Sunday, August 20, 2017

To be Truly Peaceful, Religionists Must Embrace Religion-State Separation

New Jersey Star-Ledger guest columnist Gerald L. Zelizer argued that We must ignore the destructive teachings of Scriptures.

It is as erroneous to claim that Islam, Christianity or Judaism is uniformly peaceful as it is to claim that they are unvaryingly violent.

The sacred literature and history of each contain both peaceful and violent components. It depends where the voice who speaks for the religion chooses to look.

In the United States, the preponderance of believers of all three religions opt for the universal and merciful components, eschewing the underside of our Abrahamic religions.

Zelizer is probably right about American religionists, including American Muslims. But there’s more to the issue.

I left these comments, expanded and edited for clarity:

It’s not enough for religionists to proclaim adherence to the peaceful passages over the violent ones in their respective texts. They must walk the walk, too. Violence is a species of force. Force is the method of authoritarians. As this article makes clear, religion is inherently authoritarian, each believing their God is the one true authority who must be followed unquestioningly.

This is why the West banned the convergence of religion and political power. The Enlightenment recognized the inalienable rights of the individual. Individual rights led to limited rights-protecting government. Rights-protecting government led to secular government based largely on the separation of religion and state. This separation is the fundamental issue for religion and for society at large.

Here is the chasm that separates Christianity and Judaism from Islam. The preponderance of Christians and Jews renounced not just violence but force, including government force—i.e., Christianity and Judaism have been Enlightened. Each has accepted the separation of church and state and synagogue and state, respectively—meaning, they accepted secular government that protects freedom of conscience for all people, including atheists, and renounced the belief that they have the right to legally—i.e. forcibly—impose their religious beliefs on others.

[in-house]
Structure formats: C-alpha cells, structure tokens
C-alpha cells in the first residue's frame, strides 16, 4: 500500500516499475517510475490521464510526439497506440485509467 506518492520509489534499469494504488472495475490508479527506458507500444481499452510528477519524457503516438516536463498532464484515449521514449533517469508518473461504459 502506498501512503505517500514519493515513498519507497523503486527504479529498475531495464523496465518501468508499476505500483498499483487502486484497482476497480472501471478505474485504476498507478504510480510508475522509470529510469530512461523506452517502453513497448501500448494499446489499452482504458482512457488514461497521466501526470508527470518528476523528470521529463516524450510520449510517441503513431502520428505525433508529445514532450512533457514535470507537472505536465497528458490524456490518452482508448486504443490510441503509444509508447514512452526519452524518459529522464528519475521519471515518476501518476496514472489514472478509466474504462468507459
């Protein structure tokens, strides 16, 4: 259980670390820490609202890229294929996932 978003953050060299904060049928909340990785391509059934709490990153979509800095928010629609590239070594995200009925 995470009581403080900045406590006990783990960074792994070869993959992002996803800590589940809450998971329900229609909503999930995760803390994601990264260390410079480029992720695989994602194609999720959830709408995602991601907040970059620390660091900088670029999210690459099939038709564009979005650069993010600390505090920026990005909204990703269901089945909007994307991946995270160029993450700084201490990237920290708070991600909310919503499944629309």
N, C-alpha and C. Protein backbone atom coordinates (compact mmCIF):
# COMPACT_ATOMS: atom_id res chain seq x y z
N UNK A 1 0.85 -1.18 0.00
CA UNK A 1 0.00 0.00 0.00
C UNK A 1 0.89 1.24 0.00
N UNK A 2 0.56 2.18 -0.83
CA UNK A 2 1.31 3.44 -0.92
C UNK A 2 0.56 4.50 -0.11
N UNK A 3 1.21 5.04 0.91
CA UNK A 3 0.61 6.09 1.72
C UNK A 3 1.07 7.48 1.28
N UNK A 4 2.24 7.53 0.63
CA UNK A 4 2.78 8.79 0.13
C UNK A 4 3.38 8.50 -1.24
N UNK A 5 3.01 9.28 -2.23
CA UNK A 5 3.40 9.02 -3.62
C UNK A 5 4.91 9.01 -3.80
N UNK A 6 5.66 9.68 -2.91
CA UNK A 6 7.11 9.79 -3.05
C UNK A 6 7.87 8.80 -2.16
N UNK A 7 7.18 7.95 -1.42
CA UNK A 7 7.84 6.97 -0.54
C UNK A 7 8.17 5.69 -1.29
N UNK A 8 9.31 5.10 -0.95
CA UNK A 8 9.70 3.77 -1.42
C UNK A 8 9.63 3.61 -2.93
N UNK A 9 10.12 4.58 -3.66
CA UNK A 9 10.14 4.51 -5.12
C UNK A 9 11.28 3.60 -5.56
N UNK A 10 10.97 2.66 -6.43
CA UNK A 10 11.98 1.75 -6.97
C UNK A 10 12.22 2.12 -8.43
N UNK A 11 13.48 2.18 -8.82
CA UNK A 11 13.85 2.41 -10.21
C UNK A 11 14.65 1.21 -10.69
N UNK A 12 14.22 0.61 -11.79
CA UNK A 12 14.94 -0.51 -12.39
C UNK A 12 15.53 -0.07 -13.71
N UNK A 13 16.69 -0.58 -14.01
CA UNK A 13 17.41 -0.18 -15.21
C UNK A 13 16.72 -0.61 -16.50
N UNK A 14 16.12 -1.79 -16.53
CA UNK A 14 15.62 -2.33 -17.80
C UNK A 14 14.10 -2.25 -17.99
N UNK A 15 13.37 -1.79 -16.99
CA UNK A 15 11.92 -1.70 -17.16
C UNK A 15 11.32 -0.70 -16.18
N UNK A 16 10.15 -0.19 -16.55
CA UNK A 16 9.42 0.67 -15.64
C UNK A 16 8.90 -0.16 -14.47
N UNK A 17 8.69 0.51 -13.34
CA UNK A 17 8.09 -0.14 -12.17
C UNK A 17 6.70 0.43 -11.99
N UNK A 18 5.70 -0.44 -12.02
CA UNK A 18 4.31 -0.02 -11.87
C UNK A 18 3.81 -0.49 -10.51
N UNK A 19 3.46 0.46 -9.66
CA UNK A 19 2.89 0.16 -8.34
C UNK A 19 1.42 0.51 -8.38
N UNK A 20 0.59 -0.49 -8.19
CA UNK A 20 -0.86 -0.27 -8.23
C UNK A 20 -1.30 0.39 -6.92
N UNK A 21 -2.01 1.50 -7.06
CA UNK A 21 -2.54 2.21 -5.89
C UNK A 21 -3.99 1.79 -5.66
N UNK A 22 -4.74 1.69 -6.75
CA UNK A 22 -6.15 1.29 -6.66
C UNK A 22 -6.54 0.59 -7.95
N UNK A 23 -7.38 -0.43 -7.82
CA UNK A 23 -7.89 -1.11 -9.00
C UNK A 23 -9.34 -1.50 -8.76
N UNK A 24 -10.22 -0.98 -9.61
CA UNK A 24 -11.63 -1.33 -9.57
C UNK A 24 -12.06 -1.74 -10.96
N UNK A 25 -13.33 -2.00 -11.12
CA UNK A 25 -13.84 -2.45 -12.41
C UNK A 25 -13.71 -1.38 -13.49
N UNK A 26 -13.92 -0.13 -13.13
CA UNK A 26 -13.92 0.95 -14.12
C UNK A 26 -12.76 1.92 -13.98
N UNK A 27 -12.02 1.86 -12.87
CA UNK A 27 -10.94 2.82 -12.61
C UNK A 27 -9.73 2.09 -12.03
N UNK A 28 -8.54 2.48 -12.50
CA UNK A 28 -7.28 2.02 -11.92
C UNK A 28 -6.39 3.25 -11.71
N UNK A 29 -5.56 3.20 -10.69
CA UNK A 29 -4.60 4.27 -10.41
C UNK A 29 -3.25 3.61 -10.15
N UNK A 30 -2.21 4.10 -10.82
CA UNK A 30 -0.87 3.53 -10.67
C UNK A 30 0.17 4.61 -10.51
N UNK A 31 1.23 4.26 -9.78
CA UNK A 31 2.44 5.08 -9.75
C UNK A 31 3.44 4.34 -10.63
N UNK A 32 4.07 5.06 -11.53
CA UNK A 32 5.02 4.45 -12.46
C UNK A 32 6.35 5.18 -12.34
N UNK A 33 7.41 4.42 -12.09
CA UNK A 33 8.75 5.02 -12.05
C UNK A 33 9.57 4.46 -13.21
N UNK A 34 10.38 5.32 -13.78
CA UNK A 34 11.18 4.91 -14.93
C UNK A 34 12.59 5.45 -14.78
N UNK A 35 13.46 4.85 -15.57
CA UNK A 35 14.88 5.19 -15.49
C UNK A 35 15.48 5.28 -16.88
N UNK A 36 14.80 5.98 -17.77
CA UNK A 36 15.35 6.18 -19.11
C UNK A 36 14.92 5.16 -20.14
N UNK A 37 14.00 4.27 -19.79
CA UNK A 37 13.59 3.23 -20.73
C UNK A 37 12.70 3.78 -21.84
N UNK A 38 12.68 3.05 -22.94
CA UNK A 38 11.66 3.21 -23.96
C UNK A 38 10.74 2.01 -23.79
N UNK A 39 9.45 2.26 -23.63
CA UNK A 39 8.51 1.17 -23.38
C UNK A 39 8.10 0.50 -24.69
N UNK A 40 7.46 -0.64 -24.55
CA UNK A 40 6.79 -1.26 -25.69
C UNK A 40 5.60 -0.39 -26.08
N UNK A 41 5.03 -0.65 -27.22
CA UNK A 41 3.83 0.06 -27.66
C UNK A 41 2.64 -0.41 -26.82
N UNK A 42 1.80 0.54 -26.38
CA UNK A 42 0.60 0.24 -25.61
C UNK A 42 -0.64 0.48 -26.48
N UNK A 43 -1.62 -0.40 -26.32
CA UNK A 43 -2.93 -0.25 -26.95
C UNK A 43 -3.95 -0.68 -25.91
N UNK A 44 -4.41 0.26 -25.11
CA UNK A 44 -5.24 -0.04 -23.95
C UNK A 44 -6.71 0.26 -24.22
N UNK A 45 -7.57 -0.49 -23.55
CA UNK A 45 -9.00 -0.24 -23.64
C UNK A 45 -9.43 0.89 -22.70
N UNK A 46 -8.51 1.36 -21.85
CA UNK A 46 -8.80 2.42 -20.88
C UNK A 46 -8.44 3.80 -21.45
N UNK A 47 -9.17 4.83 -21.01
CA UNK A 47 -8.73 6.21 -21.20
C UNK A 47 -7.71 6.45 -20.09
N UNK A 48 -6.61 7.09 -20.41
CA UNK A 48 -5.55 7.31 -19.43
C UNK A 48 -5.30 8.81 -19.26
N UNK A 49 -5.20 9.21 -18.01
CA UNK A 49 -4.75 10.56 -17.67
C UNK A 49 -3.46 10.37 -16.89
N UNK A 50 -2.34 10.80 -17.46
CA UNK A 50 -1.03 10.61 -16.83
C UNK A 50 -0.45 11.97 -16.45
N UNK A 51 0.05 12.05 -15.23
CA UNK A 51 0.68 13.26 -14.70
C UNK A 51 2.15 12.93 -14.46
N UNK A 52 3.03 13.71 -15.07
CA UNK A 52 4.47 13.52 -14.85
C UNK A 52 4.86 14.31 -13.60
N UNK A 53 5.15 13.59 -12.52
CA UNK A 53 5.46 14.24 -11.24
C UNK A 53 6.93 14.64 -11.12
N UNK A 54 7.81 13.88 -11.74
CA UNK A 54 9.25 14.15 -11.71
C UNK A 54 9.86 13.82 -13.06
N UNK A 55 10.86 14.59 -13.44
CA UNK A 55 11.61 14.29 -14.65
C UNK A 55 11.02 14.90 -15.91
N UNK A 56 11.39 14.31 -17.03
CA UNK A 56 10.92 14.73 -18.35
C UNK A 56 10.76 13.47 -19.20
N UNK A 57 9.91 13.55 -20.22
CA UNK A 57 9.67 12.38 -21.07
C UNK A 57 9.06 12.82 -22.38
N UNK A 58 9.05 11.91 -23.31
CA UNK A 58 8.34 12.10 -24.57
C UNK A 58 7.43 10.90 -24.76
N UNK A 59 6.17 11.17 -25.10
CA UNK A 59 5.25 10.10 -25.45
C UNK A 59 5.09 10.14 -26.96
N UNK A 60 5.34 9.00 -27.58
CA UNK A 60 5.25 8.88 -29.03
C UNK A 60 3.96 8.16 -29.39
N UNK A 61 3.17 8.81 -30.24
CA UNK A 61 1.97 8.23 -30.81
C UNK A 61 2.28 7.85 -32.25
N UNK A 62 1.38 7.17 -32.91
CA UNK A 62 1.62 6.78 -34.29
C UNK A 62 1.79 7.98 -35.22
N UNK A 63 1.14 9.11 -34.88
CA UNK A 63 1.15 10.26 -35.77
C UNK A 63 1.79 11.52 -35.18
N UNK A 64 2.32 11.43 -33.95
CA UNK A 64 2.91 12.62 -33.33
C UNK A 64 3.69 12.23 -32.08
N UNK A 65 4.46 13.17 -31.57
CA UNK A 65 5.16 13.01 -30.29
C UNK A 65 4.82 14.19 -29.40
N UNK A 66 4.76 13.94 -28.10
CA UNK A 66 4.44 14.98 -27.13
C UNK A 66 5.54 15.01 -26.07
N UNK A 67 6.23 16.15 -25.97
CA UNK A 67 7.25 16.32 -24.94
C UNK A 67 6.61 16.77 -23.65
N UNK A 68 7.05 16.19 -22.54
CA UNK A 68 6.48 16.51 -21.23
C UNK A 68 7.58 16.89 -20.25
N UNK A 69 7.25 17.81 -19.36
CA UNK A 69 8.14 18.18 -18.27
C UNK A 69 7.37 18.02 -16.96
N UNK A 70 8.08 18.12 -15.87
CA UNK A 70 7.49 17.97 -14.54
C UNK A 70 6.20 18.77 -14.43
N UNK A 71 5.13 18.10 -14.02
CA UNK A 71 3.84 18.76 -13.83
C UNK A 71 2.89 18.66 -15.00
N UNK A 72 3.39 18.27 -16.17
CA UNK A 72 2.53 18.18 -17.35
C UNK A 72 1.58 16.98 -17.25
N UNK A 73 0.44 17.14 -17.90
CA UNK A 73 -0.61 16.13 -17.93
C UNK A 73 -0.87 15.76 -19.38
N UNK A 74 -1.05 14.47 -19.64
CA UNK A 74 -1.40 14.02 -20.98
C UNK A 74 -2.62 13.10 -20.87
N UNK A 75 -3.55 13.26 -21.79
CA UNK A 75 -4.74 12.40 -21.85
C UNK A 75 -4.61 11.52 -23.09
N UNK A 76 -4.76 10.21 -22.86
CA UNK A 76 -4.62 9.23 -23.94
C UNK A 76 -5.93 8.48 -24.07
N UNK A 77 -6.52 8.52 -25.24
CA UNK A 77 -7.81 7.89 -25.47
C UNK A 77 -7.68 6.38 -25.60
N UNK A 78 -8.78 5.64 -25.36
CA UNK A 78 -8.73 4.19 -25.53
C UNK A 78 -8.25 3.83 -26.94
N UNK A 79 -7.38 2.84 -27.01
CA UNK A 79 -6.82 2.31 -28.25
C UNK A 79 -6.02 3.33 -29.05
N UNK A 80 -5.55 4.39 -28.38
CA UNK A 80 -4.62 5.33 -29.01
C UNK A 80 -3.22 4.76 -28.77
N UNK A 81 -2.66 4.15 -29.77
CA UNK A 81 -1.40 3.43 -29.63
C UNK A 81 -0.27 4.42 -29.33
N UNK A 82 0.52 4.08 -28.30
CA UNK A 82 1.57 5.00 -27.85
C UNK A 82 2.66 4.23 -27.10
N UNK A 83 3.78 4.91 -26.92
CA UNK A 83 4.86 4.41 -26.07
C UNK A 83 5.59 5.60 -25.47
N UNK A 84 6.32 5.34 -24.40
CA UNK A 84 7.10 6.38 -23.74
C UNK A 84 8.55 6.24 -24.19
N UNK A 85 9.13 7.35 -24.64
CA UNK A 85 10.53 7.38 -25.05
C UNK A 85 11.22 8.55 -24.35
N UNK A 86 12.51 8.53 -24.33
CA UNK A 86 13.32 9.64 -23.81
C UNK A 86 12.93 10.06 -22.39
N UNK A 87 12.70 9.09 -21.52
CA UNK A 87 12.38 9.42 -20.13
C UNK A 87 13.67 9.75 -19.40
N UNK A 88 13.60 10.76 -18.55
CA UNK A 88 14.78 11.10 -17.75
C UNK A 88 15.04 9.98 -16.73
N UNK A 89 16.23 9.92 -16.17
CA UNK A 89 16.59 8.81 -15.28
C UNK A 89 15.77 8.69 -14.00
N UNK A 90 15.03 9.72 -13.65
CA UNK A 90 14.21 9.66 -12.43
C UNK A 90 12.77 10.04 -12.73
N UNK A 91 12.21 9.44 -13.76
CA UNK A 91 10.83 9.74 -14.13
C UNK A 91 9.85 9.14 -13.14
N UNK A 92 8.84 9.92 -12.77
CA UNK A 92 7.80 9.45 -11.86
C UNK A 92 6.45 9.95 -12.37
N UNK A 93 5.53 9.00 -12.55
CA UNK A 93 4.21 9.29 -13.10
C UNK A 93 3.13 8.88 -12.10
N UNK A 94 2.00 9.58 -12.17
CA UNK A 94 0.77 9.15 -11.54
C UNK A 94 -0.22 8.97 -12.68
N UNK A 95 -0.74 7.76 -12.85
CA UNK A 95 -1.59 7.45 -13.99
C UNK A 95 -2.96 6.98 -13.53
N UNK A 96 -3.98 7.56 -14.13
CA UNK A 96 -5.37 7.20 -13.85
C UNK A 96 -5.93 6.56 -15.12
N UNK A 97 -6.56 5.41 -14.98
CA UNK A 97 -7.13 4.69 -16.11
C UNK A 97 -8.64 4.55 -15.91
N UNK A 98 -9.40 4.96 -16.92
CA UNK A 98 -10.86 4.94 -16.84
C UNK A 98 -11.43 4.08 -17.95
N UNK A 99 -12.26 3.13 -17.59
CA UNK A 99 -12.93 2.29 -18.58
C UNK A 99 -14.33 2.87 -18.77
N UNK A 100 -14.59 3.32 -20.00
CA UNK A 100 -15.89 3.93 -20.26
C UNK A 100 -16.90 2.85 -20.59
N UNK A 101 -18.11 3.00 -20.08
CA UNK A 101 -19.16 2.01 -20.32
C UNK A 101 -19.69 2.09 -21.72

Can the same be said of Muslims? Has Islam accepted the Enlightenment? It may be true that only a small percentage of Muslims would personally commit or support random violence. But how many renounce force? How many embrace the separation of Mosque and state? Without that, any claim to love, pluralism, universality, tolerance, or kindness rings hollow. After all, a government, even an elected government, can be just as oppressive and violent to religious minorities as terrorists. That’s why we have the First Amendment guarantee of religious freedom—to constitutionally protect us from legal religious oppression.

I think it’s safe to say that a substantial minority if not a majority of the world’s Muslims have no problem legally imposing their religion on all of society, relegating non-believers to second class status at best and, at worst, to persecution, prison, and even death. Sharia Law is theocracy, and what is theocracy but slow-motion violence and terrorism? Any Muslim who believes in Sharia Law over secular government shares the same goal [with the terrorists] of forcible subjugation to Islam, merely differing on the tactics. To put it bluntly, Muslims who demand Islamic theocracy are on the side of the terrorists, even if they claim to embrace the “peaceful” side of their double-edged sacred text.  

Until and unless the vast majority of Muslims explicitly embrace the Enlightenment principle of separation of religion and state, it cannot be said that the preponderance of believers of Islam opt for the universal and merciful components of their sacred texts.


Granted, there are violent Christians and Jews acting sporadically on their sacred texts. But they are truly fringe elements. The violent Islamists are an organized ideological tip of a vast Muslim faction that demands Sharia theocracy. There’s a major difference.

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